In the 1990s, I was fortunate enough to make a number of business trips to the USA. Fortunate, of course, in that my tickets, accommodation and expenses were paid for. At this distance in time though, everything has compressed into a mental scrapbook of images, and I can scarcely separate one visit from another.
Thus, I present a sketchbook of impressions. I remember being bored in a meeting in San Jose, and looking out the window, found a hummingbird harvesting from the flowers right outside. I remember laughing out loud at the size and opulence of my “suite” in the hotel. (Basically, it was a complete apartment). I remember the fog in San Francisco. A stand-up man in a comedy club in Santa Clara made a nerdy computer joke, and everybody got it.
Reston, Virginia new town. Half-built. The hotel a short walk from the office. Ignoring the advice of the waiter that the Mexican mixed starter for four was enough, and ordering a main course which we couldn’t eat. Getting drunk in the hotel bar with the company directors, of whom Elizabeth H was stunningly beautiful, but quite dim. Her husband was a Secret Service agent. No big deal: we drank with CIA and NSA as well.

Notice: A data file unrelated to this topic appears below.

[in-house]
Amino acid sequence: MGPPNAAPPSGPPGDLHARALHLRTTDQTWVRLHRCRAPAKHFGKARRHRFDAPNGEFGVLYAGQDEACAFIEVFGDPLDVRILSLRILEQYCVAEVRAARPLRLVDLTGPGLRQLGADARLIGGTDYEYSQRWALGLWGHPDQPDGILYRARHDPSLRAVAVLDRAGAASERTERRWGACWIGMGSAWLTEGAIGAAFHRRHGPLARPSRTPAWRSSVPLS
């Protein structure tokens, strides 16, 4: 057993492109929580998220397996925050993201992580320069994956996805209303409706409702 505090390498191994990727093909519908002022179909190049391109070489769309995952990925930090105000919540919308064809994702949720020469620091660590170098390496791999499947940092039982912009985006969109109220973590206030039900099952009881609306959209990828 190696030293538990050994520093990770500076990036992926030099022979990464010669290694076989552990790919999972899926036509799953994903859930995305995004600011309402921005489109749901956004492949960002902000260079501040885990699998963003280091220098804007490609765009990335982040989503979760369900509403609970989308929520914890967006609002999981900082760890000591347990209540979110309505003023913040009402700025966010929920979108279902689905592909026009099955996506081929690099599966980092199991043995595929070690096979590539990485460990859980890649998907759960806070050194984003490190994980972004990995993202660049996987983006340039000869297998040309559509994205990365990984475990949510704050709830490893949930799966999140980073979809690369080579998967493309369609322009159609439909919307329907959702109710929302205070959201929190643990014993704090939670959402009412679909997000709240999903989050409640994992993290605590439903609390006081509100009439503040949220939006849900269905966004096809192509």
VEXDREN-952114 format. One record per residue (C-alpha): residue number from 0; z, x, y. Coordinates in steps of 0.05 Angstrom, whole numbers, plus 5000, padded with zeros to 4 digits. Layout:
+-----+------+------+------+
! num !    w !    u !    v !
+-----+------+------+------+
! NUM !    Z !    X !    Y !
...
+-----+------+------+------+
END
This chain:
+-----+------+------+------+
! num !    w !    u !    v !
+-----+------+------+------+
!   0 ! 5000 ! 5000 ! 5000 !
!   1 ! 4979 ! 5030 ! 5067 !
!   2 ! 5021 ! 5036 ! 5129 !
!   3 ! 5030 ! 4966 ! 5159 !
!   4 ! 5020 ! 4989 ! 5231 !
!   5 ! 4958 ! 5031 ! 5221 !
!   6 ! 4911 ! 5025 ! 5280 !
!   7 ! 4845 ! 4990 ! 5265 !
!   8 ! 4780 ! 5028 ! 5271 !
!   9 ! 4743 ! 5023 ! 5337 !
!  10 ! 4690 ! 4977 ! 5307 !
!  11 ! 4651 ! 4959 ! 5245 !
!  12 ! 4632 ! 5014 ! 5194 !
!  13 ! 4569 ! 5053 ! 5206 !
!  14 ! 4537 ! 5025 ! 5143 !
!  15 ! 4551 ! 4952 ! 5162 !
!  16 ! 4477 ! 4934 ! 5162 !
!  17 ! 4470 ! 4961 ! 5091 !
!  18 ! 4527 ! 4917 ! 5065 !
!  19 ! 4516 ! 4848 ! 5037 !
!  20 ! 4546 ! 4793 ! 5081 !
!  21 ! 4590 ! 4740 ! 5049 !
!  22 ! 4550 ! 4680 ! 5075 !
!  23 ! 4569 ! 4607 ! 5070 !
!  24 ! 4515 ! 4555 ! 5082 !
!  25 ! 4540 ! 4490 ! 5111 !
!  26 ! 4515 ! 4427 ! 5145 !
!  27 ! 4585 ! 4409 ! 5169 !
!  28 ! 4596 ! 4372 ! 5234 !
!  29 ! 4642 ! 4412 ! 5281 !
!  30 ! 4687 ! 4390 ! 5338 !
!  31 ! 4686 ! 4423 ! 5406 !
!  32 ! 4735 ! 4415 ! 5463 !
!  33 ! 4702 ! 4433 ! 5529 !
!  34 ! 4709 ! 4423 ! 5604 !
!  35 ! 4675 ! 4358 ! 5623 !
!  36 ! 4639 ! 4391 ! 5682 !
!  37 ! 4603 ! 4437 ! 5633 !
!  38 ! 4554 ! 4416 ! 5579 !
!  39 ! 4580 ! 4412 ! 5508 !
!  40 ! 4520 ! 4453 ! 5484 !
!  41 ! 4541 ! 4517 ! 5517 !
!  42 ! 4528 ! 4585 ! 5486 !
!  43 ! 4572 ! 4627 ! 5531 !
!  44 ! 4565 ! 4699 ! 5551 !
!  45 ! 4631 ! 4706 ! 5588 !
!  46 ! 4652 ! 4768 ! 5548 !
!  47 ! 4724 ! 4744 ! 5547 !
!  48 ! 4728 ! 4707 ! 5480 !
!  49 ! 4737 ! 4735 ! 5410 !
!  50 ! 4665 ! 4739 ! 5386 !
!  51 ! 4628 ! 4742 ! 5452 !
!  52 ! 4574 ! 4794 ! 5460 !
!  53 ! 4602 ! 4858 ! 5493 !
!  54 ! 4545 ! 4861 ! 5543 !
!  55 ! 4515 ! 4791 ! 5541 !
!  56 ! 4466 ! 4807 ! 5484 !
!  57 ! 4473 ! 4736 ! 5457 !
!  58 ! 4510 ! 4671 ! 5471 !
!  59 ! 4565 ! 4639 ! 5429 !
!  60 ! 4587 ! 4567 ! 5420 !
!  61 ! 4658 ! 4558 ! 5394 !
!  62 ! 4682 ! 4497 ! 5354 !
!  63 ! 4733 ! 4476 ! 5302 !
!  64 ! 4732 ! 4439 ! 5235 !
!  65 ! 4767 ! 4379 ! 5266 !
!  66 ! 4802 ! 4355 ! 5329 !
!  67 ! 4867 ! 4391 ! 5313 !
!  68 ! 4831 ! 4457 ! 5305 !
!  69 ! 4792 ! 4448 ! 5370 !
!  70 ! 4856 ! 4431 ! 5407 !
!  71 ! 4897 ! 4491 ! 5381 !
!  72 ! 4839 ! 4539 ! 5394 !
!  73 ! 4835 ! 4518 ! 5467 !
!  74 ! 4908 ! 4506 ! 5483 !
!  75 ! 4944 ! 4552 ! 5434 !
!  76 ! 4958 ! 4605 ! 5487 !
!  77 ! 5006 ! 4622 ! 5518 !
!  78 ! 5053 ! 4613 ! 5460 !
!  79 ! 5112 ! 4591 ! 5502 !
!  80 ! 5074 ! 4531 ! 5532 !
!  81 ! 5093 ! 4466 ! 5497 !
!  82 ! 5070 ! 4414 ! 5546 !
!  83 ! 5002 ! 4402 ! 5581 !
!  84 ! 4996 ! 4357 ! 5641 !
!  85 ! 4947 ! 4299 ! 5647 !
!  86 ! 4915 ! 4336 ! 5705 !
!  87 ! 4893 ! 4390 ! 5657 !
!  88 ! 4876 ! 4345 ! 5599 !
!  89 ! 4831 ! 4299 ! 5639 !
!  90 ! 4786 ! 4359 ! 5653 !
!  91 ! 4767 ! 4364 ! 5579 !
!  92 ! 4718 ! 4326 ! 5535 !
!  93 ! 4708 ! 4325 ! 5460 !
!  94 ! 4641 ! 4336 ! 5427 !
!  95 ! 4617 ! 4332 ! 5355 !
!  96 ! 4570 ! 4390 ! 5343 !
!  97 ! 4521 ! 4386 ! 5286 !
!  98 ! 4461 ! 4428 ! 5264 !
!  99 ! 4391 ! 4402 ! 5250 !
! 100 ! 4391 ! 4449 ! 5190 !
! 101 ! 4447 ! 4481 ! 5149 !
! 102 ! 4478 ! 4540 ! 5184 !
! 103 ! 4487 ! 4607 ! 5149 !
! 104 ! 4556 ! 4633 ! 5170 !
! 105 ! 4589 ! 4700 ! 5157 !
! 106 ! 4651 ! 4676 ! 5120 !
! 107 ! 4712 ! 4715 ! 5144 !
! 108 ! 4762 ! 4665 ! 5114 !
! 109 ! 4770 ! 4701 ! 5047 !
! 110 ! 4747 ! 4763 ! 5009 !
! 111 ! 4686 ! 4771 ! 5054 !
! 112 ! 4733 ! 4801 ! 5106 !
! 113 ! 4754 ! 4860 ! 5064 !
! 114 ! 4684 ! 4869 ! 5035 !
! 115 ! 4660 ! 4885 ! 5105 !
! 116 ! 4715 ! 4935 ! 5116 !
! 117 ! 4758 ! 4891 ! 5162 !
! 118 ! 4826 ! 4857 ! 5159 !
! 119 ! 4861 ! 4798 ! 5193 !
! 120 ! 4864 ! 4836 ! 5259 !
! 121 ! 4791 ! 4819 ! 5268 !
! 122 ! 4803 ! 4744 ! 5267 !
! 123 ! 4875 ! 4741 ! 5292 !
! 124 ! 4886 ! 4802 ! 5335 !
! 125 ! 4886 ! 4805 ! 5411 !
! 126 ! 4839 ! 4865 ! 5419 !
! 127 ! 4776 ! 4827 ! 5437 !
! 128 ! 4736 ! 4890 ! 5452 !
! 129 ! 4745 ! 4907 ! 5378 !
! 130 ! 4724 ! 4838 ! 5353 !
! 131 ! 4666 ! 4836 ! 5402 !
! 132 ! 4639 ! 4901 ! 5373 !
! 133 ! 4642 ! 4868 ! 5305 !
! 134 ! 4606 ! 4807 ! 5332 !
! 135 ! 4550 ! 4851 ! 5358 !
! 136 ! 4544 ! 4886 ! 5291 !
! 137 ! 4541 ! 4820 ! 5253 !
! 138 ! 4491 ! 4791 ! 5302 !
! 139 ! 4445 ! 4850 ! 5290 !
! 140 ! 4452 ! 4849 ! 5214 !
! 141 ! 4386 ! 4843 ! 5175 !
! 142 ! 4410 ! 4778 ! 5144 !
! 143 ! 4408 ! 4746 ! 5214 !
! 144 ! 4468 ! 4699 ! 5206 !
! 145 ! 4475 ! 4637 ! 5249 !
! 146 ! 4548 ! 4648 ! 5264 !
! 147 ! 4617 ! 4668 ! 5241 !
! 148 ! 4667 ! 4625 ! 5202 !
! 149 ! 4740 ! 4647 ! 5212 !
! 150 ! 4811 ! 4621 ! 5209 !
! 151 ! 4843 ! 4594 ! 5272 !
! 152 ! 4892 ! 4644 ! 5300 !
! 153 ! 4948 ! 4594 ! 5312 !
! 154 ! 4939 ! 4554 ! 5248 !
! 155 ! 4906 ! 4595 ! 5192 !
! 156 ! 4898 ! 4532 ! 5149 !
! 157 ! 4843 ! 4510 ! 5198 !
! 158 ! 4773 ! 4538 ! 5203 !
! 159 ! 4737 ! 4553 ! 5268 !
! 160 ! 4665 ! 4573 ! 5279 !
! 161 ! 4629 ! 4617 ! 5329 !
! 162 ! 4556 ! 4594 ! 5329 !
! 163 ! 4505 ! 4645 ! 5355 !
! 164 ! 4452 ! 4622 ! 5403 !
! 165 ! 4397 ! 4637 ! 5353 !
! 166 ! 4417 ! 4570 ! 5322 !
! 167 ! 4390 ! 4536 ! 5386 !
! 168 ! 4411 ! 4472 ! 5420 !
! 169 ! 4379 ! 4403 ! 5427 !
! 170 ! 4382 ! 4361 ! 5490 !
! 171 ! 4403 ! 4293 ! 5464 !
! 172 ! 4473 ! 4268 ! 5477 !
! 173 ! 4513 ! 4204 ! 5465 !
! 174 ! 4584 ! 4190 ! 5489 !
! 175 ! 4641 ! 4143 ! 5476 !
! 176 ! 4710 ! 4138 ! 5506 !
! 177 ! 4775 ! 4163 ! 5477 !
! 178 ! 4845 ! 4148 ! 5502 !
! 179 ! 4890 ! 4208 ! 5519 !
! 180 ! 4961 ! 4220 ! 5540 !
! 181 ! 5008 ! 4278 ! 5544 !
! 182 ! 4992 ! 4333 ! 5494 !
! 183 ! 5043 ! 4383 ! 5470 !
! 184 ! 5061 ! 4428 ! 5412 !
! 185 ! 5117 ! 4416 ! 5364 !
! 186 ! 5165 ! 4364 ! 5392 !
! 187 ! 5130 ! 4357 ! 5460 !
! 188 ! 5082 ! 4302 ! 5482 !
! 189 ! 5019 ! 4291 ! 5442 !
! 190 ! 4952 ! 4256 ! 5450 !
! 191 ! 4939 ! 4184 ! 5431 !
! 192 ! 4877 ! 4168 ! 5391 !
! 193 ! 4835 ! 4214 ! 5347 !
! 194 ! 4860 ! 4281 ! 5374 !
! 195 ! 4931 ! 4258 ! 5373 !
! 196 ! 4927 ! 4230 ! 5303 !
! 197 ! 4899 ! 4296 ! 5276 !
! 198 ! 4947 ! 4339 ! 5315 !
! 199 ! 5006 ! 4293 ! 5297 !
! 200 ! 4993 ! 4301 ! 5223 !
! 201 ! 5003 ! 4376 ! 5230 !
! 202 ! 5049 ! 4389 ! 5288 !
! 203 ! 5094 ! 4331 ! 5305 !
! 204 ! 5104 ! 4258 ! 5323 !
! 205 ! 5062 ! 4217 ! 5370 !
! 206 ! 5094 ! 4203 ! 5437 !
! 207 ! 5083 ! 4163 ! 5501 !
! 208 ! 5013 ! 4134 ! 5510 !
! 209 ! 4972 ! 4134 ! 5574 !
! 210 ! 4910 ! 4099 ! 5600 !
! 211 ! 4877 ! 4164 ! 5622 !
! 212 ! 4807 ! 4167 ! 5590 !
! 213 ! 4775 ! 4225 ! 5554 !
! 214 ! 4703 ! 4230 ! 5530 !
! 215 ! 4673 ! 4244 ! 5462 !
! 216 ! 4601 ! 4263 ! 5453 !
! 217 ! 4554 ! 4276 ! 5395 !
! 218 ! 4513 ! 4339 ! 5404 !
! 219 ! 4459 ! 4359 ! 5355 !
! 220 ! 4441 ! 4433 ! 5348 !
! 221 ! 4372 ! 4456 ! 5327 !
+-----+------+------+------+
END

Atlanta, like an island of skyscrapers in the flat landscape. Capital of strip clubs, apparently, which was why the naive colleague from Ballymena didn’t get the curry he was hoping for when he followed the neon signs to the Taj Mahal. Waking up in the hotel to find a note from the management, apologising for the hurricane. First I knew of it, even though the city looked like a war zone, and I had to drive around fallen signs and sparking electricity poles. The person I’d flown down from Washington to see turned up late. A falling tree had hit her house.
Back in Reston, a half day off on an unusual hot sunny day in November. Two weeks later, there was four feet of snow. Big team dinner in a restaurant, and Penny, who happened to share my surname, joking “pass the bill to my ‘husband’ over there”. And I thought “If only…”
Being held up on the way to Dulles airport by a convoy of black limousines (presumably the President) and nearly missing my flight. In Silicon Valley, five of us driving home drunk in a two-seater sports car, in the warm, flower-scented night air. The surreal nature of an engineering conference in Walt Disney World, with dinner hosted by Mickey and Minnie.
Add to those trips a couple of vacations and the time I spent in the United States for flying training, and the total is, well, insignificant. It’s a big country. If you marked on a map the parts I’ve visited, there would be some dots on the left and right sides, and that’s it. Yet, I don’t know if I’ll ever go back. Don’t get me wrong. I like the place, and I like the people, but there’s a lot of world out there, and I’ve only seen a tiny proportion of it.